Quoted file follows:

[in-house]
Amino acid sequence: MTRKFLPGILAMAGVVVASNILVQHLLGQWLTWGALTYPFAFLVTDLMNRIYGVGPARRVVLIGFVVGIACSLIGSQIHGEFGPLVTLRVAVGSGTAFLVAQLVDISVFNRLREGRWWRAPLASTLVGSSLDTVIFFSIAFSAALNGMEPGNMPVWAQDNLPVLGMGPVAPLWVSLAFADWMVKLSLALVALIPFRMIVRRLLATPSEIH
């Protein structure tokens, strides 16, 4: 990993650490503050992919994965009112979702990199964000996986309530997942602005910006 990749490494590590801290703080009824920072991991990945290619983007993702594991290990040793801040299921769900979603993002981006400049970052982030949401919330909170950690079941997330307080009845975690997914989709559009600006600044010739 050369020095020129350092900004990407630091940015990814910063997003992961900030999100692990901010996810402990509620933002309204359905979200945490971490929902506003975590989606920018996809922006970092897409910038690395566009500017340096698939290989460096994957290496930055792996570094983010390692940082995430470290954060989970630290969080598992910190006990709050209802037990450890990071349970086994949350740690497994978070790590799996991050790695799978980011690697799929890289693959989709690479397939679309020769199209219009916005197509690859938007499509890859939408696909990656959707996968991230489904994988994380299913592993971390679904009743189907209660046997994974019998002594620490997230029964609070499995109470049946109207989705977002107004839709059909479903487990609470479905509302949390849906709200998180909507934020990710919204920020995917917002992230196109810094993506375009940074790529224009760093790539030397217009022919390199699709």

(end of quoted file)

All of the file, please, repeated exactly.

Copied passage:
[in-house]
Amino acid sequence: MTRKFLPGILAMAGVVVASNILVQHLLGQWLTWGALTYPFAFLVTDLMNRIYGVGPARRVVLIGFVVGIACSLIGSQIHGEFGPLVTLRVAVGSGTAFLVAQLVDISVFNRLREGRWWRAPLASTLVGSSLDTVIFFSIAFSAALNGMEPGNMPVWAQDNLPVLGMGPVAPLWVSLAFADWMVKLSLALVALIPFRMIVRRLLATPSEIH
């Protein structure tokens, strides 16, 4: 990993650490503050992919994965009112979702990199964000996986309530997942602005910006 990749490494590590801290703080009824920072991991990945290619983007993702594991290990040793801040299921769900979603993002981006400049970052982030949401919330909170950690079941997330307080009845975690997914989709559009600006600044010739 050369020095020129350092900004990407630091940015990814910063997003992961900030999100692990901010996810402990509620933002309204359905979200945490971490929902506003975590989606920018996809922006970092897409910038690395566009500017340096698939290989460096994957290496930055792996570094983010390692940082995430470290954060989970630290969080598992910190006990709050209802037990450890990071349970086994949350740690497994978070790590799996991050790695799978980011690697799929890289693959989709690479397939679309020769199209219009916005197509690859938007499509890859939408696909990656959707996968991230489904994988994380299913592993971390679904009743189907209660046997994974019998002594620490997230029964609070499995109470049946109207989705977002107004839709059909479903487990609470479905509302949390849906709200998180909507934020990710919204920020995917917002992230196109810094993506375009940074790529224009760093790539030397217009022919390199699709």